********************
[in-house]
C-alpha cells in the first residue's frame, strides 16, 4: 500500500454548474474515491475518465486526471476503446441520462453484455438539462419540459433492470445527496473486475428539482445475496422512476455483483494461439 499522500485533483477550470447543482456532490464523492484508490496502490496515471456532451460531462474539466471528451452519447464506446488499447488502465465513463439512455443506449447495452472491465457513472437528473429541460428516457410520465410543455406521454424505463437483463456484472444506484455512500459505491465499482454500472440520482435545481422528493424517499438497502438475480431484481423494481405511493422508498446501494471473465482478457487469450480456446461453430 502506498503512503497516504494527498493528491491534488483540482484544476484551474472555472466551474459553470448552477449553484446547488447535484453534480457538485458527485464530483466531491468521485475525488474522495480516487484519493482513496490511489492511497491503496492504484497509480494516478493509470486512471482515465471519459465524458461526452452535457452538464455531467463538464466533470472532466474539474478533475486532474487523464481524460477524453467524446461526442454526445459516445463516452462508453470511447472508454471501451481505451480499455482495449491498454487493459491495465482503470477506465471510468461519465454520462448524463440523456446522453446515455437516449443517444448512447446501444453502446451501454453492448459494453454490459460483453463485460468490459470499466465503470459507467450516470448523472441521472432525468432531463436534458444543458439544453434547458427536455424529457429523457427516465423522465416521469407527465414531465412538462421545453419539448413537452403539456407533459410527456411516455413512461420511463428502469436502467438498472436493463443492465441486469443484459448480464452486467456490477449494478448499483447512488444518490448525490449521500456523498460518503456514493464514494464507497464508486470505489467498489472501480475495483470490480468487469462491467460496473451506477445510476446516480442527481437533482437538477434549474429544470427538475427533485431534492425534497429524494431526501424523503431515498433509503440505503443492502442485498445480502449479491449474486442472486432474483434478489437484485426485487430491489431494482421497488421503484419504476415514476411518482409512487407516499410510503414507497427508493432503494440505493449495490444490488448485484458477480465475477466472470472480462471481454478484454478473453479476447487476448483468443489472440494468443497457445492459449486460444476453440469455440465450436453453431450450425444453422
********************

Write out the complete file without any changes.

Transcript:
[in-house]
C-alpha cells in the first residue's frame, strides 16, 4: 500500500454548474474515491475518465486526471476503446441520462453484455438539462419540459433492470445527496473486475428539482445475496422512476455483483494461439 499522500485533483477550470447543482456532490464523492484508490496502490496515471456532451460531462474539466471528451452519447464506446488499447488502465465513463439512455443506449447495452472491465457513472437528473429541460428516457410520465410543455406521454424505463437483463456484472444506484455512500459505491465499482454500472440520482435545481422528493424517499438497502438475480431484481423494481405511493422508498446501494471473465482478457487469450480456446461453430 502506498503512503497516504494527498493528491491534488483540482484544476484551474472555472466551474459553470448552477449553484446547488447535484453534480457538485458527485464530483466531491468521485475525488474522495480516487484519493482513496490511489492511497491503496492504484497509480494516478493509470486512471482515465471519459465524458461526452452535457452538464455531467463538464466533470472532466474539474478533475486532474487523464481524460477524453467524446461526442454526445459516445463516452462508453470511447472508454471501451481505451480499455482495449491498454487493459491495465482503470477506465471510468461519465454520462448524463440523456446522453446515455437516449443517444448512447446501444453502446451501454453492448459494453454490459460483453463485460468490459470499466465503470459507467450516470448523472441521472432525468432531463436534458444543458439544453434547458427536455424529457429523457427516465423522465416521469407527465414531465412538462421545453419539448413537452403539456407533459410527456411516455413512461420511463428502469436502467438498472436493463443492465441486469443484459448480464452486467456490477449494478448499483447512488444518490448525490449521500456523498460518503456514493464514494464507497464508486470505489467498489472501480475495483470490480468487469462491467460496473451506477445510476446516480442527481437533482437538477434549474429544470427538475427533485431534492425534497429524494431526501424523503431515498433509503440505503443492502442485498445480502449479491449474486442472486432474483434478489437484485426485487430491489431494482421497488421503484419504476415514476411518482409512487407516499410510503414507497427508493432503494440505493449495490444490488448485484458477480465475477466472470472480462471481454478484454478473453479476447487476448483468443489472440494468443497457445492459449486460444476453440469455440465450436453453431450450425444453422